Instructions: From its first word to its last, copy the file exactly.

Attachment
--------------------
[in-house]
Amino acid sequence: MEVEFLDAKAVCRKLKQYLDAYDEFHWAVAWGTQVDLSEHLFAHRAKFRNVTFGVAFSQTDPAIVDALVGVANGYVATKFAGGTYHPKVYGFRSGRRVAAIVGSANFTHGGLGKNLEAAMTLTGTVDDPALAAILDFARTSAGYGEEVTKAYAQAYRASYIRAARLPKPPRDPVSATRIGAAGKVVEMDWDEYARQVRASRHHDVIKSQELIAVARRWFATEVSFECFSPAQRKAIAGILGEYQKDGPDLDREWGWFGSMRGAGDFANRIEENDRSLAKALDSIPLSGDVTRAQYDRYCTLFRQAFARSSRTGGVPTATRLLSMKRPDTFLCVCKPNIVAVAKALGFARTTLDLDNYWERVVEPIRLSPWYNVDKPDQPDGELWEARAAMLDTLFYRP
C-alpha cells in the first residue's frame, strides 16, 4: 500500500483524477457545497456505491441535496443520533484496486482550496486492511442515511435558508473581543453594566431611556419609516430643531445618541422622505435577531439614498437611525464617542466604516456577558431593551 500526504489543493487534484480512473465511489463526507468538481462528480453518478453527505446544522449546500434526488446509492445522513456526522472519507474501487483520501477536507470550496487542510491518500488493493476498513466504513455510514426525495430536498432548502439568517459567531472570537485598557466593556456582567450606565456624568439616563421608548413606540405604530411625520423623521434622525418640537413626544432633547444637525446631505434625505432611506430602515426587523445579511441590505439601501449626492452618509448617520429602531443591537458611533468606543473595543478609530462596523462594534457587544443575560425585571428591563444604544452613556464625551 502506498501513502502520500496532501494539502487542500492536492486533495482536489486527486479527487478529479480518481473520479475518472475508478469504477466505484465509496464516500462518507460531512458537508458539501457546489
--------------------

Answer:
[in-house]
Amino acid sequence: MEVEFLDAKAVCRKLKQYLDAYDEFHWAVAWGTQVDLSEHLFAHRAKFRNVTFGVAFSQTDPAIVDALVGVANGYVATKFAGGTYHPKVYGFRSGRRVAAIVGSANFTHGGLGKNLEAAMTLTGTVDDPALAAILDFARTSAGYGEEVTKAYAQAYRASYIRAARLPKPPRDPVSATRIGAAGKVVEMDWDEYARQVRASRHHDVIKSQELIAVARRWFATEVSFECFSPAQRKAIAGILGEYQKDGPDLDREWGWFGSMRGAGDFANRIEENDRSLAKALDSIPLSGDVTRAQYDRYCTLFRQAFARSSRTGGVPTATRLLSMKRPDTFLCVCKPNIVAVAKALGFARTTLDLDNYWERVVEPIRLSPWYNVDKPDQPDGELWEARAAMLDTLFYRP
C-alpha cells in the first residue's frame, strides 16, 4: 500500500483524477457545497456505491441535496443520533484496486482550496486492511442515511435558508473581543453594566431611556419609516430643531445618541422622505435577531439614498437611525464617542466604516456577558431593551 500526504489543493487534484480512473465511489463526507468538481462528480453518478453527505446544522449546500434526488446509492445522513456526522472519507474501487483520501477536507470550496487542510491518500488493493476498513466504513455510514426525495430536498432548502439568517459567531472570537485598557466593556456582567450606565456624568439616563421608548413606540405604530411625520423623521434622525418640537413626544432633547444637525446631505434625505432611506430602515426587523445579511441590505439601501449626492452618509448617520429602531443591537458611533468606543473595543478609530462596523462594534457587544443575560425585571428591563444604544452613556464625551 502506498501513502502520500496532501494539502487542500492536492486533495482536489486527486479527487478529479480518481473520479475518472475508478469504477466505484465509496464516500462518507460531512458537508458539501457546489